Tag Archives: mucus

Peak +7 Bloodwork

I just scheduled my lab appointment for Wednesday to get my peak +7 bloodwork drawn. Last month, I never took the time to look up what exactly the doctor was testing. All I knew was that his office called with the results and told me, “the numbers are okay, but next month Dr. G would like you to raise your Clomid dosage.” It was a little discouraging to hear the doctor talk about next month when I hadn’t even had my period yet. Could he tell from my progesterone and estradiol levels seven days after ovulation that I would not be pregnant? Anyone know? I’d love to hear what you other IF ladies have come to know about these two hormones in your journeys – I hope you’ll leave comments!

Last month, I had been taking half a Clomid pill for a dosage of 25mg. This month I was instructed to take 3/4 of a pill for a dosage of 37.5mg. I have troubles with diminishing mucus and a side effect of Clomid is mucus reduction. So the doctor is trying to find the balance of just enough Clomid with the least effect to my mucus. To help the mucus, I’ve been taking 1200mg of Mucinex 2x a day and have been using Preseed lubricant.

My peak +7 numbers last cycle were:
Progesterone – 11.8 ng/ml
Estradiol – 224 pg/ml

I’ve spent a little google time checking out what functions these two hormones play since I had never even heard of Estradiol before seeing the lab order.

PROGESTERONE
(info from http://en.wikipedia.org/wiki/Progesterone)

Progesterone is sometimes called the “hormone of pregnancy”, and it has many roles relating to the development of the fetus:
-Progesterone converts the endometrium to its secretory stage to prepare the uterus for implantation. At the same time progesterone affects the vaginal epithelium and cervical mucus, making it thick and impenetrable to sperm. If pregnancy does not occur, progesterone levels will decrease, leading, in the human, to menstruation. Normal menstrual bleeding is progesterone-withdrawal bleeding. If ovulation does not occur and the corpus luteum does not develop, levels of progesterone may be low, leading to anovulatory dysfunctional uterine bleeding.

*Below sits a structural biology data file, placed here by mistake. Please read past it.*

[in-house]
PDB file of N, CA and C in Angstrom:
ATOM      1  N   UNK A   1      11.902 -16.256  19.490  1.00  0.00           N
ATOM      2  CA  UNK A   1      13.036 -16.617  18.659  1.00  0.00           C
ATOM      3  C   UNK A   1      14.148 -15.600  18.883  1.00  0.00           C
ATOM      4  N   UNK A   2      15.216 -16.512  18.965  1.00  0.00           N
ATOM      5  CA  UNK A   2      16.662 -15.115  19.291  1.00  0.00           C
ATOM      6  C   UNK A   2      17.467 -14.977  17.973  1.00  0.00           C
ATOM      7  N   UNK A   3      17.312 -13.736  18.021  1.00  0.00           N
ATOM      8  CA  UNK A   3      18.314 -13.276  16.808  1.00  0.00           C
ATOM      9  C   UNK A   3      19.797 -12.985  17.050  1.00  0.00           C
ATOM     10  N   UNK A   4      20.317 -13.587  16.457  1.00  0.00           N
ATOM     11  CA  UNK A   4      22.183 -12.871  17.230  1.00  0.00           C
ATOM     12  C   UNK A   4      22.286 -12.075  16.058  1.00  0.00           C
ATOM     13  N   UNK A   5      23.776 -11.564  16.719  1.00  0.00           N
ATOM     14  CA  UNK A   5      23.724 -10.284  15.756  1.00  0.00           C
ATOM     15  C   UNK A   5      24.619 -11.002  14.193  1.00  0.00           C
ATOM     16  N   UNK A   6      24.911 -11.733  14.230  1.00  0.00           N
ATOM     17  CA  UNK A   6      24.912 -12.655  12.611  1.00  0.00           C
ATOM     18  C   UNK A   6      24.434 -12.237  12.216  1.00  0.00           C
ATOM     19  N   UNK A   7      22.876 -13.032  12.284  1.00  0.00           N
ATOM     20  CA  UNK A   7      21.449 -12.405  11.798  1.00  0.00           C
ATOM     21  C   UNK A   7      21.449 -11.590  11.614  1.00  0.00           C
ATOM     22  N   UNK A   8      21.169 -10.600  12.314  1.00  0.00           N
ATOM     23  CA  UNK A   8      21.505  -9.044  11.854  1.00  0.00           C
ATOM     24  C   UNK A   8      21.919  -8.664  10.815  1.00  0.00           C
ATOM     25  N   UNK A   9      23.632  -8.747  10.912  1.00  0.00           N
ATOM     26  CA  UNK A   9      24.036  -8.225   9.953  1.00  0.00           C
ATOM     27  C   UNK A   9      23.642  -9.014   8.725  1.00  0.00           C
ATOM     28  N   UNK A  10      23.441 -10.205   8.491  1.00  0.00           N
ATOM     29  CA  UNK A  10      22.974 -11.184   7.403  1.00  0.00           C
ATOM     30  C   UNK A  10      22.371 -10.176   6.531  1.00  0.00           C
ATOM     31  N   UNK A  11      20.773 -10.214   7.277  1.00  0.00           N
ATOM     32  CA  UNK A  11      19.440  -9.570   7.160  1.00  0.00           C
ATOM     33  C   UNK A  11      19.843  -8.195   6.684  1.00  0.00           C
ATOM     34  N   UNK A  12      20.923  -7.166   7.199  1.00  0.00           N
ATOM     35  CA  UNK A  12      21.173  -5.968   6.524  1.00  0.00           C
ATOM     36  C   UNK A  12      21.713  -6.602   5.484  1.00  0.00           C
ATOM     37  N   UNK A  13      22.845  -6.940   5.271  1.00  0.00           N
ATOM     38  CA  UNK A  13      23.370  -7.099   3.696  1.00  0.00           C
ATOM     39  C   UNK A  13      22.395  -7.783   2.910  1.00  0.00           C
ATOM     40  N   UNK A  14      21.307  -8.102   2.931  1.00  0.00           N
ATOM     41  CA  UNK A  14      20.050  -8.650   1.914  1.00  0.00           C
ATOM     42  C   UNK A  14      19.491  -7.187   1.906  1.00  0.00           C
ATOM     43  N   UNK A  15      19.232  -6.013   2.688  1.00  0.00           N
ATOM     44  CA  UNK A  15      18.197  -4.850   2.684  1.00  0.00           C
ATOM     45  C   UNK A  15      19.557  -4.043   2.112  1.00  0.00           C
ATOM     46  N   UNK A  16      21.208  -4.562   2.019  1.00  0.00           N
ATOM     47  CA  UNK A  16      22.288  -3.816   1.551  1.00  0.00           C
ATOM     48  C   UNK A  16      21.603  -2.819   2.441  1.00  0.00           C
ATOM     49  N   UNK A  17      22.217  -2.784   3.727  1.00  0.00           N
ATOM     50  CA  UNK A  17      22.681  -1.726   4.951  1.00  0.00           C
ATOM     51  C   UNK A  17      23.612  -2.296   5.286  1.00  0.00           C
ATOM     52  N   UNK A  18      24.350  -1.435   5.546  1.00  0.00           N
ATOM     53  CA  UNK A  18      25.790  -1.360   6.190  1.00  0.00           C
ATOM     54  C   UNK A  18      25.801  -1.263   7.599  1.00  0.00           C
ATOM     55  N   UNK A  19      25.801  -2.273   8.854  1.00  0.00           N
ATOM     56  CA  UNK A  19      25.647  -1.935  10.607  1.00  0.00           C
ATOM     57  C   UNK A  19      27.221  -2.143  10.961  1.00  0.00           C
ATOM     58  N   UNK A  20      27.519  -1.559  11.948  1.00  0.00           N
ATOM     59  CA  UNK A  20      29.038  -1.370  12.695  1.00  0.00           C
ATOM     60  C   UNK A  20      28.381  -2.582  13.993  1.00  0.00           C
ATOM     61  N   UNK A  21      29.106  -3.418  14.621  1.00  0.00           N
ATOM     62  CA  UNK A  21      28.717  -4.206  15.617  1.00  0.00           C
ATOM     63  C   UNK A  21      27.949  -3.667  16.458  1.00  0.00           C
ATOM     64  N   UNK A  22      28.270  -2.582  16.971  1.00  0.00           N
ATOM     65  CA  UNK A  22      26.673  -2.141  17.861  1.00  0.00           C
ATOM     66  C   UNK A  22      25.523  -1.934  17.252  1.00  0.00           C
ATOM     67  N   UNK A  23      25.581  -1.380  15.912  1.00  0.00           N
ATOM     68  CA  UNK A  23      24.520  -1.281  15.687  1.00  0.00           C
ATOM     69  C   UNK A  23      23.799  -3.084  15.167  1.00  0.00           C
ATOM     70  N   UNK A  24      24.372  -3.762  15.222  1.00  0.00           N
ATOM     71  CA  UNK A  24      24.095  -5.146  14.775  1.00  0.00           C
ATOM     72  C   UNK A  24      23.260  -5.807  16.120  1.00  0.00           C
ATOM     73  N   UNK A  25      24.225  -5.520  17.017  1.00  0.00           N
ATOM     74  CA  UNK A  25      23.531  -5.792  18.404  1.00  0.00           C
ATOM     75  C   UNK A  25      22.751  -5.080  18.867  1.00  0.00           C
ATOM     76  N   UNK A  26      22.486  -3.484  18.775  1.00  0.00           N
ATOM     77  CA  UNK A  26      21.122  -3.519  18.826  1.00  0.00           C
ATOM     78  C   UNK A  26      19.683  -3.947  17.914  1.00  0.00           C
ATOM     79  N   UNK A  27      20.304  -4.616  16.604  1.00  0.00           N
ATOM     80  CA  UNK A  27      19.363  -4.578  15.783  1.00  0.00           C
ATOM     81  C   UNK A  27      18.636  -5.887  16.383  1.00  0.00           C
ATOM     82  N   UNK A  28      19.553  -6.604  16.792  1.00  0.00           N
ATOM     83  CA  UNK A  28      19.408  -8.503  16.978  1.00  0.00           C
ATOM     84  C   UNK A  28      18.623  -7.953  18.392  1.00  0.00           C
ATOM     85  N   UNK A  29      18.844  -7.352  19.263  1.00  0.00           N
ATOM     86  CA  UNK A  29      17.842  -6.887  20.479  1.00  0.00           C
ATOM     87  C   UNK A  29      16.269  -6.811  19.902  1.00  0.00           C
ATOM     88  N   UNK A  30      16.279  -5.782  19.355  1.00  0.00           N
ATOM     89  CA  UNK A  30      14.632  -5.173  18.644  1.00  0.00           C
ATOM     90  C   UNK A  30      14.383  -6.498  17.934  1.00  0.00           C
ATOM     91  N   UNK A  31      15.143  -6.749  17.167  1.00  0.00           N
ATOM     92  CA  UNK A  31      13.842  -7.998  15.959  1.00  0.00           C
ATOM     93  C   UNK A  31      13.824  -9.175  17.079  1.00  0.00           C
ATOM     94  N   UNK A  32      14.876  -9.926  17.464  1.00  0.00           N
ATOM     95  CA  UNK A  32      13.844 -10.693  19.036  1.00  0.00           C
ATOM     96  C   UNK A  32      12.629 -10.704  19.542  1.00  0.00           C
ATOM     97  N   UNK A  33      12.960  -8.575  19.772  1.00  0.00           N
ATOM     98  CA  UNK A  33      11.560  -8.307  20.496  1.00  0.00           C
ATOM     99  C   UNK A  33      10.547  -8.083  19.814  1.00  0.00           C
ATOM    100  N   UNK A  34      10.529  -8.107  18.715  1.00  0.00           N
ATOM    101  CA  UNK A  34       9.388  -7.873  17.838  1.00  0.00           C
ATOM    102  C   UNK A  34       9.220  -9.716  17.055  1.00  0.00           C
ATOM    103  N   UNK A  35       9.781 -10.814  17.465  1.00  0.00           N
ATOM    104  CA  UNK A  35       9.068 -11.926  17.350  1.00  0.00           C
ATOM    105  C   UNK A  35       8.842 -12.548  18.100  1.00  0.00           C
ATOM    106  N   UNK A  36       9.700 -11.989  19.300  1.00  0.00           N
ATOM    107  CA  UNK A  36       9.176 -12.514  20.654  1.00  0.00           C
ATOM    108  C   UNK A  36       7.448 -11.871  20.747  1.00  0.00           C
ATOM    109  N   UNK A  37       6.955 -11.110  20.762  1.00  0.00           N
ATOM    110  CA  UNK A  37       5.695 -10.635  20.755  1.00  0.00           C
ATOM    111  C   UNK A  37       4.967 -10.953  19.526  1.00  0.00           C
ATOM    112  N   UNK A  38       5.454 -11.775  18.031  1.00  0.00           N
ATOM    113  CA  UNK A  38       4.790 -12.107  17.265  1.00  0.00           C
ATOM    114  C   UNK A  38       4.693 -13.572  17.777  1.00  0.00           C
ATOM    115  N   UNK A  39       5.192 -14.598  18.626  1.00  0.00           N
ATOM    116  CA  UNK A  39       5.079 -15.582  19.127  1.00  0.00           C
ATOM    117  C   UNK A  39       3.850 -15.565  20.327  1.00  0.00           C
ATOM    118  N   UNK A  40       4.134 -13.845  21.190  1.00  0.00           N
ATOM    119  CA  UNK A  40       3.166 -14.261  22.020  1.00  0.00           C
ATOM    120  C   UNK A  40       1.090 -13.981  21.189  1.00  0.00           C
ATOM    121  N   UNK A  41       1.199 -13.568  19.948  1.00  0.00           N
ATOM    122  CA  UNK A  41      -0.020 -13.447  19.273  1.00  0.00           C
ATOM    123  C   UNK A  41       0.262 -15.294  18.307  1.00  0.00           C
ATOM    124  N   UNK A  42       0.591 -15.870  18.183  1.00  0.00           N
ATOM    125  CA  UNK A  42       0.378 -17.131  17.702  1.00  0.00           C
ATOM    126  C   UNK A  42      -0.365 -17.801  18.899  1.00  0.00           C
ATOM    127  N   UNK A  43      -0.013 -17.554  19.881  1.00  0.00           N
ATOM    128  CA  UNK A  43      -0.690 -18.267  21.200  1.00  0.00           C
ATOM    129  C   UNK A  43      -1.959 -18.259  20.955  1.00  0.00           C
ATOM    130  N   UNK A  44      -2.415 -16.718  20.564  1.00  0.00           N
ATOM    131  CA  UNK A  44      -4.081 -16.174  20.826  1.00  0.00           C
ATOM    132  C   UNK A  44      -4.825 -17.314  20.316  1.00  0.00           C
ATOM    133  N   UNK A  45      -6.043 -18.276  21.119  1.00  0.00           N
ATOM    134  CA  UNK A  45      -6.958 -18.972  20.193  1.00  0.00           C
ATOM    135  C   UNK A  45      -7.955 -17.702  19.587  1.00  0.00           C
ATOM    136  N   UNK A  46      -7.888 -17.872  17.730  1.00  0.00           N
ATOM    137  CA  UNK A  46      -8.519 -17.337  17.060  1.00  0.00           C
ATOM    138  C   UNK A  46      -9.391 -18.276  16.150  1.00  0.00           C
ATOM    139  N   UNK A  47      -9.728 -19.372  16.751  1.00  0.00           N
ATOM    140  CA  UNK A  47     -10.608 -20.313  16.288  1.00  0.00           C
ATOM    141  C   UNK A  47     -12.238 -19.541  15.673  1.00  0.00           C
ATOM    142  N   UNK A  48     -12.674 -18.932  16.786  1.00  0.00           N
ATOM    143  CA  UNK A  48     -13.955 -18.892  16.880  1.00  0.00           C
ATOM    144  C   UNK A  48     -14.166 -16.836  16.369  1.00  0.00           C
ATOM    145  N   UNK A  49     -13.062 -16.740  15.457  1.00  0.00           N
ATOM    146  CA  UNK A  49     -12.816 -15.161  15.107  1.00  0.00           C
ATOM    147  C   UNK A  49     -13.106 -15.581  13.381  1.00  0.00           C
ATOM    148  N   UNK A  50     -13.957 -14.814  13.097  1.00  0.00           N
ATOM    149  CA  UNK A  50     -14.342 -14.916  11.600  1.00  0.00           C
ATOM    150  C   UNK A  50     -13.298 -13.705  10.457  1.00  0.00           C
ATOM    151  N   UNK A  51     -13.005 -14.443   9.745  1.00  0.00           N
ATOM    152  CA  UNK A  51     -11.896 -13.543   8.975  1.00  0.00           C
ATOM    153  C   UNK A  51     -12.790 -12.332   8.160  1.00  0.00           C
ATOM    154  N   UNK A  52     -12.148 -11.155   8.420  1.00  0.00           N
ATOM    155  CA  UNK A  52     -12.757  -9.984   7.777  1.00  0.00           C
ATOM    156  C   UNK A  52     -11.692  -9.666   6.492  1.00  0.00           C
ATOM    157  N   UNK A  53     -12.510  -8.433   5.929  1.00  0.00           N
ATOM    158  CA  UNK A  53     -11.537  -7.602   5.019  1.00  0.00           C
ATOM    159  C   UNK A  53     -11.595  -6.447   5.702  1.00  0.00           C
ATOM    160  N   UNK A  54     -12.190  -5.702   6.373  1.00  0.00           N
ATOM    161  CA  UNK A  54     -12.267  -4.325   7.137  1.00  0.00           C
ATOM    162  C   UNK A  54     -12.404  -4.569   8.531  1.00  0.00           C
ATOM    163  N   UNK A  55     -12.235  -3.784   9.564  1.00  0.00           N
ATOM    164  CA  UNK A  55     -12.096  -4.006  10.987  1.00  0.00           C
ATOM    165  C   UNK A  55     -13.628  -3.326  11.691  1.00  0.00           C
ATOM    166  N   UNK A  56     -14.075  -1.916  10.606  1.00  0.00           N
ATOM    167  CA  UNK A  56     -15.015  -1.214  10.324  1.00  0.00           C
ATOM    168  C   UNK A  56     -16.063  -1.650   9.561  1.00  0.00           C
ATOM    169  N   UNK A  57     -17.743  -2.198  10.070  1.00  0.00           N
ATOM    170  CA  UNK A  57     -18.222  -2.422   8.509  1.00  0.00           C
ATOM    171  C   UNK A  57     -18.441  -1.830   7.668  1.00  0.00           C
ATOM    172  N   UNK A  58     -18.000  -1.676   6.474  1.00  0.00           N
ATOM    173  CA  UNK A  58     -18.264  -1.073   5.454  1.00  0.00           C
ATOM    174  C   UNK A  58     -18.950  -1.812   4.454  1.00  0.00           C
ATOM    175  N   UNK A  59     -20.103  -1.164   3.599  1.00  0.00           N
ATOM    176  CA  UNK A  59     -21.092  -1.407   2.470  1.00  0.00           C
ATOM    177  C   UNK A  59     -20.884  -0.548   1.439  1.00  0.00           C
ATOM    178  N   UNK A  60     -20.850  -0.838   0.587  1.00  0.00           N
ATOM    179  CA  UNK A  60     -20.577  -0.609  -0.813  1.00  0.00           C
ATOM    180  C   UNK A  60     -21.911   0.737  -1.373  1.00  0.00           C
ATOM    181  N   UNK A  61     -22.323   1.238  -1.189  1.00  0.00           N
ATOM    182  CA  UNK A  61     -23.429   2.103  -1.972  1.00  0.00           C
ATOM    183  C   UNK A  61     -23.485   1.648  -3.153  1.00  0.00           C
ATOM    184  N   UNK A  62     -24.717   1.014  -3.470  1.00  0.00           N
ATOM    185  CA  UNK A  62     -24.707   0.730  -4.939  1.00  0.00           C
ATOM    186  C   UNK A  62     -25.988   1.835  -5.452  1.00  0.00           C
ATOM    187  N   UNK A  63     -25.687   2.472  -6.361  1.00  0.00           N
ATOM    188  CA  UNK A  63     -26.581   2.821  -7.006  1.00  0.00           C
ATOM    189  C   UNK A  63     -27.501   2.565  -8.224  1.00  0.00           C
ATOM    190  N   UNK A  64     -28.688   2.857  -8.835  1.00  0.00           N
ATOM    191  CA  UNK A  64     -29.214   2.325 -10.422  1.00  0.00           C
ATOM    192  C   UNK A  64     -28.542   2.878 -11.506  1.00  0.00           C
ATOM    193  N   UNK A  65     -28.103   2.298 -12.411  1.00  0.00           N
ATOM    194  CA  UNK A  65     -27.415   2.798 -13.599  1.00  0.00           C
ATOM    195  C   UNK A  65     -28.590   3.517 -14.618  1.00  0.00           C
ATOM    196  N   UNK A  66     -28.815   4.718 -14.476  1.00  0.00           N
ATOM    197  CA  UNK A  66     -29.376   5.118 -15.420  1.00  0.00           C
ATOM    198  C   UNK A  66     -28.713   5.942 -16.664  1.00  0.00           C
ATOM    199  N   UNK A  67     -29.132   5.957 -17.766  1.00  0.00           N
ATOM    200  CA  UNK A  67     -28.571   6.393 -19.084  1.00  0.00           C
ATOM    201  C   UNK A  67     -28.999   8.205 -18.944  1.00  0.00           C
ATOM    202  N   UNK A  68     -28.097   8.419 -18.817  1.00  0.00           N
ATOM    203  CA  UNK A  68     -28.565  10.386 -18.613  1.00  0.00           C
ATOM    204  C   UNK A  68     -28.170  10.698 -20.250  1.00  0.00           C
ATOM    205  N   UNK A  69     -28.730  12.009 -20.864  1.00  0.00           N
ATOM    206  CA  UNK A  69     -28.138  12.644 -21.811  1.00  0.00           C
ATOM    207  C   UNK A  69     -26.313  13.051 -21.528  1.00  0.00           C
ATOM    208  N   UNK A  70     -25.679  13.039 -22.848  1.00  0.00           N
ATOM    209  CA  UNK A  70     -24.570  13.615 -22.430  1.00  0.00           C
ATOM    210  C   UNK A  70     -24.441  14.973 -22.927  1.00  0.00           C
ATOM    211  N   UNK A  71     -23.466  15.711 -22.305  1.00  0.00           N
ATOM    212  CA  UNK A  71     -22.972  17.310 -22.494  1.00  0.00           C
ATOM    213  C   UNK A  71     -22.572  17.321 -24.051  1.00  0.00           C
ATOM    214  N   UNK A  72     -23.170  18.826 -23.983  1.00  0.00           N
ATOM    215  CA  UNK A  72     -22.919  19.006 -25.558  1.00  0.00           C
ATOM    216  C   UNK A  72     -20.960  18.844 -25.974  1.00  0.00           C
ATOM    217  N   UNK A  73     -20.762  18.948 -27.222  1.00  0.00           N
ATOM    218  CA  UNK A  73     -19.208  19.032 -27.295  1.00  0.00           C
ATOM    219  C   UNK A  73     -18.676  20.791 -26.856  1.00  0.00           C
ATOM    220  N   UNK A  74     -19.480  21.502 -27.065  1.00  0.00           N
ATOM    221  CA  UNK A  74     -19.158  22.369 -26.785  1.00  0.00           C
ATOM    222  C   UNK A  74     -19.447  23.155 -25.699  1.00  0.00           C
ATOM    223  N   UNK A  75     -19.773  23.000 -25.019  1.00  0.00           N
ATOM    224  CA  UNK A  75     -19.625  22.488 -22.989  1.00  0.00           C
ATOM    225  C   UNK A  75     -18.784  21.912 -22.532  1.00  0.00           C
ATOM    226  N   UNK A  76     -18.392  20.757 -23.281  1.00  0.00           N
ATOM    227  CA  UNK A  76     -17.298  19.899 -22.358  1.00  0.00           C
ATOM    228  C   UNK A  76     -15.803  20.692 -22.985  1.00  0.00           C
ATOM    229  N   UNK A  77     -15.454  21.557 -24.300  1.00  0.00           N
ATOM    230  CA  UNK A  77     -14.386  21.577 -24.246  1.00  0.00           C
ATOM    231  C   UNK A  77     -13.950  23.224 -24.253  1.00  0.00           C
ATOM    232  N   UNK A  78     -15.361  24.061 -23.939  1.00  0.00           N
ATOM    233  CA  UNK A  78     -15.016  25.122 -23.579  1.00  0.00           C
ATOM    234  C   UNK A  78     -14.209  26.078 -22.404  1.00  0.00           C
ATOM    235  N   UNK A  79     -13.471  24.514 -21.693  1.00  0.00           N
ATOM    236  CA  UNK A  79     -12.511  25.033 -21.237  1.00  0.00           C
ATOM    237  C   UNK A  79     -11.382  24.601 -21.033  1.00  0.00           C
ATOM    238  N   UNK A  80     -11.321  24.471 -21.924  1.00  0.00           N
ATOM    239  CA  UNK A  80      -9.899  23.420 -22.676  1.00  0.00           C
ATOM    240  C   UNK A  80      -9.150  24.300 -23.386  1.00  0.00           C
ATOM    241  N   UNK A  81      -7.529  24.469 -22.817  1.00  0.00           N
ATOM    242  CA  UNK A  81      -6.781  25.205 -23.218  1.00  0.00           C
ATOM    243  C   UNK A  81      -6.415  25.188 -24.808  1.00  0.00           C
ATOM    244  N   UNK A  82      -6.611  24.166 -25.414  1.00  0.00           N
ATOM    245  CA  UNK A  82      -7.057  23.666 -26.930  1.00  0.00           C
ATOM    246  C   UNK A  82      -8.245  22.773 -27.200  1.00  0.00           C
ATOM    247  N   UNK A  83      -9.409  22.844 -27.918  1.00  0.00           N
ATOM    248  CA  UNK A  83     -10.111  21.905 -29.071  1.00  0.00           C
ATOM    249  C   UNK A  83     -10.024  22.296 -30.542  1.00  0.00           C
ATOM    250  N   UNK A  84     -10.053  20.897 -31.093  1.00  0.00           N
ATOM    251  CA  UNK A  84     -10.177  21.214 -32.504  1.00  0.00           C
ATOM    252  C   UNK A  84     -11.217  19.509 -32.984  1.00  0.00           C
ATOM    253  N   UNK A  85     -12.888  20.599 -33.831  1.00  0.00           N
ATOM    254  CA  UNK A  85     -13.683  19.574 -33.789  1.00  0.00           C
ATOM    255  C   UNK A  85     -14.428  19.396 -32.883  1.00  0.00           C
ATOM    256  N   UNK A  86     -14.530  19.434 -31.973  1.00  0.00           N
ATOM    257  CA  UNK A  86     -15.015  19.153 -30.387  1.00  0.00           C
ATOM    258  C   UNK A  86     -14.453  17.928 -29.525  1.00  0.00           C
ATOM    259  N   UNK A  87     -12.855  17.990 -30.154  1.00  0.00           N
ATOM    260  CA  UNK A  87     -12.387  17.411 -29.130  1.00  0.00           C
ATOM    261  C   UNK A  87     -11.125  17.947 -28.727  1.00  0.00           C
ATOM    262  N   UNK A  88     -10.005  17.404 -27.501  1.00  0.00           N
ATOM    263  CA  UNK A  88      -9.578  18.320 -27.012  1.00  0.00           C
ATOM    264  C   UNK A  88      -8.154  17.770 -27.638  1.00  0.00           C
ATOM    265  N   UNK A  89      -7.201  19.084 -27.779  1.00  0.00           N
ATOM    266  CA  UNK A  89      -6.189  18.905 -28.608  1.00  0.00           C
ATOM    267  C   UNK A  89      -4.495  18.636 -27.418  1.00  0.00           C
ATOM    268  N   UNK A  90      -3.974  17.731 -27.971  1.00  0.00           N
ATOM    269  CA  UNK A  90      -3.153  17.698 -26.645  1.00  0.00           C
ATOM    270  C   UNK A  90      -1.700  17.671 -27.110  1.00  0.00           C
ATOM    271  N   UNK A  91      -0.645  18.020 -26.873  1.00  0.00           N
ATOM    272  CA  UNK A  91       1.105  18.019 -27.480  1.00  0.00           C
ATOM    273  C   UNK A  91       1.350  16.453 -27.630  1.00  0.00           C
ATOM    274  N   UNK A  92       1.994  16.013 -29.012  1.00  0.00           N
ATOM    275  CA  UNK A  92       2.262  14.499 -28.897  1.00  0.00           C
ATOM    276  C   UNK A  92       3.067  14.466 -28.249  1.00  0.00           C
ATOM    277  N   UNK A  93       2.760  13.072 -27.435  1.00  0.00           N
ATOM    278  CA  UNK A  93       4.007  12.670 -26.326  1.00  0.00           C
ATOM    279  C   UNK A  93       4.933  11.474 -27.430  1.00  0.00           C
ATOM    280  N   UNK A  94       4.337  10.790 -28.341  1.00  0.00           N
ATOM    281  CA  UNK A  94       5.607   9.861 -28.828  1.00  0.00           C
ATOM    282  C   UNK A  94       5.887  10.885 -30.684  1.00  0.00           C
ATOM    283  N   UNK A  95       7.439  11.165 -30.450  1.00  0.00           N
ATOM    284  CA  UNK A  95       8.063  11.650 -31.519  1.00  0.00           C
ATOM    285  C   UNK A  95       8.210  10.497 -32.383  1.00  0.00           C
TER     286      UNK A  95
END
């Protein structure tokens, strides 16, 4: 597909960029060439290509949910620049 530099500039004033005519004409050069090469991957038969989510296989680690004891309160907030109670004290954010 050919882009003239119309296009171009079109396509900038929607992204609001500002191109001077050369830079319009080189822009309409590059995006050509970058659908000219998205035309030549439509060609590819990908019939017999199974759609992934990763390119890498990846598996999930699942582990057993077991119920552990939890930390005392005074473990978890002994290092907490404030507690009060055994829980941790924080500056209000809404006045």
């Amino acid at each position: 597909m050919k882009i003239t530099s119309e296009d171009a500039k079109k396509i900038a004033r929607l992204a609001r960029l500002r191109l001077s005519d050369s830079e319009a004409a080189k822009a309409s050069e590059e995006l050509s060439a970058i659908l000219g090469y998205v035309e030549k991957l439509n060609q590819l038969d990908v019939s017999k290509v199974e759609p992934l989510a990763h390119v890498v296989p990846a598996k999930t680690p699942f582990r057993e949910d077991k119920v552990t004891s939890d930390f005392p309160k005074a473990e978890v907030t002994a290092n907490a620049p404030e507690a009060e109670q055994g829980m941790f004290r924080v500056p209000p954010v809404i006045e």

-During implantation and gestation, progesterone appears to decrease the maternal immune response to allow for the acceptance of the pregnancy.
-Progesterone decreases contractility of the uterine smooth muscle.

In women, progesterone levels are relatively low during the preovulatory phase of the menstrual cycle, rise after ovulation, and are elevated during the luteal phase. Progesterone levels tend to be 5 ng/ml after ovulation. If pregnancy occurs, progesterone levels are initially maintained at luteal levels. With the onset of the luteal-placental shift in progesterone support of the pregnancy, levels start to rise further and may reach 100-200 ng/ml at term

ESTRADIOL
(info from http://en.wikipedia.org/wiki/Estradiol)

In the female, estradiol acts as a growth hormone for tissue of the reproductive organs, supporting the lining of the vagina, the cervical glands, the endometrium, and the lining of the fallopian tubes. It enhances growth of the myometrium. Estradiol appears necessary to maintain oocytes in the ovary. During the menstrual cycle, estradiol produced by the growing follicle triggers, via a positive feedback system, the hypothalamic-pituitary events that lead to the luteinizing hormone surge, inducing ovulation. In the luteal phase, estradiol, in conjunction with progesterone, prepares the endometrium for implantation. During pregnancy, estradiol increases due to placental production. In baboons, blocking of estrogen production leads to pregnancy loss, suggesting estradiol has a role in the maintenance of pregnancy. Actions of estradiol are required before prior exposure of progesterone in the luteal phase.

In the normal menstrual cycle, estradiol levels measure typically <50 pg/ml at menstruation, rise with follicular development (peak: 200 pg/ml), drop briefly at ovulation, and rise again during the luteal phase for a second peak. At the end of the luteal phase, estradiol levels drop to their menstrual levels unless there is a pregnancy.
During pregnancy, estrogen levels, including estradiol, rise steadily toward term. The source of these estrogens is the placenta, which aromatizes prohormones produced in the fetal adrenal gland.

Serum estradiol measurement in women reflects primarily the activity of the ovaries.

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Birthday Blues